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Isolation of Fungal Symbionts from Pine Mycorrhizae

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Several successful attempts to isolate the fungal symbiont directly from mycorrhizae of Pinus echinata Mill., P. taeda L., P. elliottii Engelm. var elliottii, and P. palustris Mill, are described. Detergent solution and an ultrasonic bath were employed to clean roots. Surface sterilization with a 1 percent solution of sodium hypochlorite followed. Roots then were rinsed thoroughly with sterile, distilled water. Severed mycorrhizae were plated on nutrient agar media. Recovery in one test was 20-50 percent according to type and pH of medium used. In all, 127 separate pure culture basidiomycetous isolates, including 97 with abundant clamp connections on hyphae, have been isolated from mycorrhizae of 3-month-old to 60-year-old trees growing in sand, sandy loam, and loam soils in the Piedmont and Coastal Plain regions of the Southeast. About 40 different species appear represented. Two have been identified as Clitocybe laccata (Scop. ex Fr.) Quel, and Rhizopogon roseolus. (Corda) Hollos. Also, two isolates of Cenococcum graniforme (Sow.) Fred. and Winge were recovered from slash pine mycorrhizae.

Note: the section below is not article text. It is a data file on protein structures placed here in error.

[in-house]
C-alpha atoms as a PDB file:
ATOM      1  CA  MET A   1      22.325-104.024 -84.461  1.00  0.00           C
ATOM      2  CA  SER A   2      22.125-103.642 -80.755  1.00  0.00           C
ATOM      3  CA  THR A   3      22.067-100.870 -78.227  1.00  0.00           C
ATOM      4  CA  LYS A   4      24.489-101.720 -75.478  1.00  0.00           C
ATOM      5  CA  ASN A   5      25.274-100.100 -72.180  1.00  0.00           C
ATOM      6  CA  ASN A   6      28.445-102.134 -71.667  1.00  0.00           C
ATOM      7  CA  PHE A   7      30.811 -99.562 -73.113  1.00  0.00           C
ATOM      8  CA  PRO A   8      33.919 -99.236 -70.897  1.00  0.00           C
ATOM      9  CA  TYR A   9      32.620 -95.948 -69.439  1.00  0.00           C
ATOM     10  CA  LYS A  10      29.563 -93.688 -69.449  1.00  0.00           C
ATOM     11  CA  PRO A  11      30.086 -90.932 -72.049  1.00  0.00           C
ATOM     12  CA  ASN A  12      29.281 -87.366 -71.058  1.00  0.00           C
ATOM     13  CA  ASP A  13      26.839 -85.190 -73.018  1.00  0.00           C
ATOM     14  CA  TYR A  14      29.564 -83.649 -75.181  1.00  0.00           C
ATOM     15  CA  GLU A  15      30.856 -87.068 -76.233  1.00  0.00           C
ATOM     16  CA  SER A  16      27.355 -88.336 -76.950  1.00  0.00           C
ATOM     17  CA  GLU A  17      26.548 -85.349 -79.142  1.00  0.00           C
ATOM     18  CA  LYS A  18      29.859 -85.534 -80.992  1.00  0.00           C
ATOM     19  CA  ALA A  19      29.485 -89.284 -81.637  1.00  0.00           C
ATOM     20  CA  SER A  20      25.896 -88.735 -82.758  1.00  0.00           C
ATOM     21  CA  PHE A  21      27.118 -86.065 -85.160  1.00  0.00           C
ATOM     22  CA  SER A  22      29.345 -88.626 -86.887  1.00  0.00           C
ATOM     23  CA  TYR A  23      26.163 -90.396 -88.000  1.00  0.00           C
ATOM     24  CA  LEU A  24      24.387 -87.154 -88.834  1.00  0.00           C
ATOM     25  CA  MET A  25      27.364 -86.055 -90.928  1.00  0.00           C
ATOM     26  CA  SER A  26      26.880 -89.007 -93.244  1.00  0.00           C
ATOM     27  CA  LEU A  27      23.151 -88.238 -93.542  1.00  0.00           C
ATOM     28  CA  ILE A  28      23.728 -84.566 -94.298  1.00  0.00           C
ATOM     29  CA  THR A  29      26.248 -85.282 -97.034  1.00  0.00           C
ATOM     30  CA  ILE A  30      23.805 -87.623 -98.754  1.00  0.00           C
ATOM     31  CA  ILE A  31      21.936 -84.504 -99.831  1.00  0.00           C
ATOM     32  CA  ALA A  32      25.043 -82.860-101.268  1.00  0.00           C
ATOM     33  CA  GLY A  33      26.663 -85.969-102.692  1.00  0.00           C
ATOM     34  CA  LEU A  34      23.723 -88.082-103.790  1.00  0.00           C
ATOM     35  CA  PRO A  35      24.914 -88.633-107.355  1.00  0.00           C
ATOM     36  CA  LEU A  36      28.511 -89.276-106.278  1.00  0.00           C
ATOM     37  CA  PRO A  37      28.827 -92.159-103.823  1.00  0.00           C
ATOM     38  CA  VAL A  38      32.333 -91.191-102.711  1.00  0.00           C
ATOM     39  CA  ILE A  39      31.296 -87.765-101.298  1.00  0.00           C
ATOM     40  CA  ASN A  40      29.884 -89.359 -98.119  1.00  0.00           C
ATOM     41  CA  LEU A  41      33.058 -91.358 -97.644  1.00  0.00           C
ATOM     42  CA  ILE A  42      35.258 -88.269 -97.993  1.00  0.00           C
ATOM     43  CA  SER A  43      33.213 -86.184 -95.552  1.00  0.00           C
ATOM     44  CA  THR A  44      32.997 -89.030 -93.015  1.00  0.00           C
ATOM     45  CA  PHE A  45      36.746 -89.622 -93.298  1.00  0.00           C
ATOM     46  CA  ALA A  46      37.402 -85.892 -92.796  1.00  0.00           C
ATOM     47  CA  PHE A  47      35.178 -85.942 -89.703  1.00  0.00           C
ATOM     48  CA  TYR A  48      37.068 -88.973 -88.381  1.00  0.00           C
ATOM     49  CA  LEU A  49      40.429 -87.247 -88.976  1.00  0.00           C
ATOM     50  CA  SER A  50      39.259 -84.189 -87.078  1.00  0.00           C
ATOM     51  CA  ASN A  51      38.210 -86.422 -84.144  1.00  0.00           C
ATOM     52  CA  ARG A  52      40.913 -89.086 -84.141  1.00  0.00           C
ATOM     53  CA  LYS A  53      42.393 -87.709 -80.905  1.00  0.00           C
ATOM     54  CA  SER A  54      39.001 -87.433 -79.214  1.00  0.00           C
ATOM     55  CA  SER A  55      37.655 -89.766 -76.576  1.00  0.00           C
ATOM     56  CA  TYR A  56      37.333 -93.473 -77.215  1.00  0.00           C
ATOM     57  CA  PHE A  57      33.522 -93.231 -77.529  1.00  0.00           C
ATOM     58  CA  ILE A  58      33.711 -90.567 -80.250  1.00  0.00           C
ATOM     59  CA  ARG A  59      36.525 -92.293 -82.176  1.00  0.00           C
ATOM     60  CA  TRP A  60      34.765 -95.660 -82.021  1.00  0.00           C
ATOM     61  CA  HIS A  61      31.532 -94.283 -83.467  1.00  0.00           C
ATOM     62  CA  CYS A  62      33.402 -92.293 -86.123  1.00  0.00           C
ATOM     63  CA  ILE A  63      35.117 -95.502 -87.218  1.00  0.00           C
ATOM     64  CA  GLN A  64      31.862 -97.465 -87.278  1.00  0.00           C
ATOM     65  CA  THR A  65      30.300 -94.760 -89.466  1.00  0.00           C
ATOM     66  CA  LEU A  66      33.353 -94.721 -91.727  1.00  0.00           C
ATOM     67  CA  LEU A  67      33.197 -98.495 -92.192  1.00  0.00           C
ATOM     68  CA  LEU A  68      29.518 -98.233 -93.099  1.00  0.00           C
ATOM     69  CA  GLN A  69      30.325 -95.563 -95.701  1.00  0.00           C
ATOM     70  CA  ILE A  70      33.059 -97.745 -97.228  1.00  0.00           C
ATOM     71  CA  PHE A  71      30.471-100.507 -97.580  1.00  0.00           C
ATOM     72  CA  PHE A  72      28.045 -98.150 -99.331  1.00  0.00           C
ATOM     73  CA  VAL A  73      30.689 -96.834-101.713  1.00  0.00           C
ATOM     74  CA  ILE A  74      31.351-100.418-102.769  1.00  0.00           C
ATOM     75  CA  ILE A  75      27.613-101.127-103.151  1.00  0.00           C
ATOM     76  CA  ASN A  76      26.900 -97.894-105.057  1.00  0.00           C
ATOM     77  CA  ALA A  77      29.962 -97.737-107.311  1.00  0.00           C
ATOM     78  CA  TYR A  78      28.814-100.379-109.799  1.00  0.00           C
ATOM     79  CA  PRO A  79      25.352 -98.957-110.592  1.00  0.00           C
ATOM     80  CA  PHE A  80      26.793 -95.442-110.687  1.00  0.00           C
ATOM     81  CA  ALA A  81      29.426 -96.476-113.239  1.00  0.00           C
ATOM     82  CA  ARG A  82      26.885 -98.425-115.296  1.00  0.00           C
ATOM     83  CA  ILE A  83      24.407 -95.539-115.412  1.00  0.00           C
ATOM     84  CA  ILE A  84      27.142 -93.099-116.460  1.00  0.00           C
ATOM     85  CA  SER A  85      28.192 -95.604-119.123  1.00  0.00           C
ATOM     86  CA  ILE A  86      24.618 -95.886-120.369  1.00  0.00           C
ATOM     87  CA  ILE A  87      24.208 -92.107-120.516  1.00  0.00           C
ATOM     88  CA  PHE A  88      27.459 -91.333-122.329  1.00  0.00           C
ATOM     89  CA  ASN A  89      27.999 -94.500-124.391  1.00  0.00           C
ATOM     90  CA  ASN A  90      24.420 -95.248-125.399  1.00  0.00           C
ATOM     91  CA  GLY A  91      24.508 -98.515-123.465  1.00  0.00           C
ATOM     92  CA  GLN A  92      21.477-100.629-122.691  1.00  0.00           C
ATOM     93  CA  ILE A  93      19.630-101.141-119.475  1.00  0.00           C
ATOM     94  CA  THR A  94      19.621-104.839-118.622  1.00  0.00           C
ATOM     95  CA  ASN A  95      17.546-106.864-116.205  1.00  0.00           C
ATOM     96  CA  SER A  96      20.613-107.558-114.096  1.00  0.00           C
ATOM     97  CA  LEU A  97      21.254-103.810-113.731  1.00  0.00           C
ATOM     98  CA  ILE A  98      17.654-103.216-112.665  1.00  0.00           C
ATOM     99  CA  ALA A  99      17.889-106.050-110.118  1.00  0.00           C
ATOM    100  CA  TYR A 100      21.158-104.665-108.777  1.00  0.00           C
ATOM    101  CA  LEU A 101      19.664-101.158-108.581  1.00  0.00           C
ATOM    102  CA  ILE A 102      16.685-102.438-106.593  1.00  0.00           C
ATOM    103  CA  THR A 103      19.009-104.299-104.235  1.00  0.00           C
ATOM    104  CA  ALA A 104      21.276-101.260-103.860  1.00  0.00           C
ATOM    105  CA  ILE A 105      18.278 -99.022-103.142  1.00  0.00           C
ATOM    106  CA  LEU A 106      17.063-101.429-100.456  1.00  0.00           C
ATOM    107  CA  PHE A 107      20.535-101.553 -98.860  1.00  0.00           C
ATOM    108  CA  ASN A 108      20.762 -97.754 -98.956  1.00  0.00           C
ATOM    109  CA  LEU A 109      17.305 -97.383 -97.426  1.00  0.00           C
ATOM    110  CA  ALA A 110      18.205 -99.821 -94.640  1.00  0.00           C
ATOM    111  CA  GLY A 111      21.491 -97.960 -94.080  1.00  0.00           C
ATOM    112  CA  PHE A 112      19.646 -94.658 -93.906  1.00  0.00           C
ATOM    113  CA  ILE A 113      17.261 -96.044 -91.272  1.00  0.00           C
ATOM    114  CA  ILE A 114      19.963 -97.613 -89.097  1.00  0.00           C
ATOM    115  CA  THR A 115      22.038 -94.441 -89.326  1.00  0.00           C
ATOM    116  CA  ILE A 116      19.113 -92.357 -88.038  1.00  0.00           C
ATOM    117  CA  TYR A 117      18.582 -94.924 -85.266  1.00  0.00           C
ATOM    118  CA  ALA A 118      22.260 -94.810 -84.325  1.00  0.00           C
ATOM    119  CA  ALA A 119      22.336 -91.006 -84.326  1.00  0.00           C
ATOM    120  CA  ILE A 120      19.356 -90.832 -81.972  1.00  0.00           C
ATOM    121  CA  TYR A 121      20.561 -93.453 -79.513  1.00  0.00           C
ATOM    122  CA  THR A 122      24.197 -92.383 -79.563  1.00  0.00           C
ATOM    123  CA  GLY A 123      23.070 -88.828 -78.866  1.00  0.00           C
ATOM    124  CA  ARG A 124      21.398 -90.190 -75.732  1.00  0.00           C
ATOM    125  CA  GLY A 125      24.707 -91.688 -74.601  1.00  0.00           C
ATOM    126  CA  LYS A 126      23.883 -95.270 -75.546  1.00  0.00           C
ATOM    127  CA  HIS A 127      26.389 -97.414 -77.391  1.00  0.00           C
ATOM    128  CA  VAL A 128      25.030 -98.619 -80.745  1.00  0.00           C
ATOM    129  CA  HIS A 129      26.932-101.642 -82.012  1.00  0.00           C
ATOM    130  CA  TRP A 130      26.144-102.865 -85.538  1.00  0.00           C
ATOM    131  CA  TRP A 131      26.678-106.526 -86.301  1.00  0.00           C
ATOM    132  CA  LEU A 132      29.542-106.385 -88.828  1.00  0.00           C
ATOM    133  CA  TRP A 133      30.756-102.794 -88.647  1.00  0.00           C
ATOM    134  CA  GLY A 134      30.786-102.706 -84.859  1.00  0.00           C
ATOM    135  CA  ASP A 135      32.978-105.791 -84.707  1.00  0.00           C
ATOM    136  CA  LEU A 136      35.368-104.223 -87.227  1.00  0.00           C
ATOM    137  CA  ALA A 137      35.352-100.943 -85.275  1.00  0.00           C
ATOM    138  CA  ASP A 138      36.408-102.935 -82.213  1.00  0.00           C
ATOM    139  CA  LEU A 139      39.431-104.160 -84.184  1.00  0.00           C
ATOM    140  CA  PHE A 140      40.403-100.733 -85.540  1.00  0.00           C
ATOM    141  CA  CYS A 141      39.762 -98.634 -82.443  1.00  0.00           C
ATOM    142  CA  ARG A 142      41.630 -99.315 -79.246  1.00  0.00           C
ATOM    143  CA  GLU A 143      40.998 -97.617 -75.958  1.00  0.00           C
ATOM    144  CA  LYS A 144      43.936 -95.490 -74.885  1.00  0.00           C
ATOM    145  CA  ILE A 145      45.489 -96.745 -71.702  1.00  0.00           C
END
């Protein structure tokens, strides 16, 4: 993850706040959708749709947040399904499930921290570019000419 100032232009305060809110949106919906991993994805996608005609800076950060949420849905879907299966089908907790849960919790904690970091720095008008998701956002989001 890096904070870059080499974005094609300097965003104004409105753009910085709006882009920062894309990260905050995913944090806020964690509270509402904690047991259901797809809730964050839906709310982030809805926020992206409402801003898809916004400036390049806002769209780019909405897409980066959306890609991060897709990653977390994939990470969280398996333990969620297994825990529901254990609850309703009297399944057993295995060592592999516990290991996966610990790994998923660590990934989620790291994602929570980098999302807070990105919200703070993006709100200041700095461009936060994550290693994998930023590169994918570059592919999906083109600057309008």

Document Type: Journal Article

Affiliations: Staff of the Southeastern Station at Athens, Ga.

Publication date: September 1, 1963

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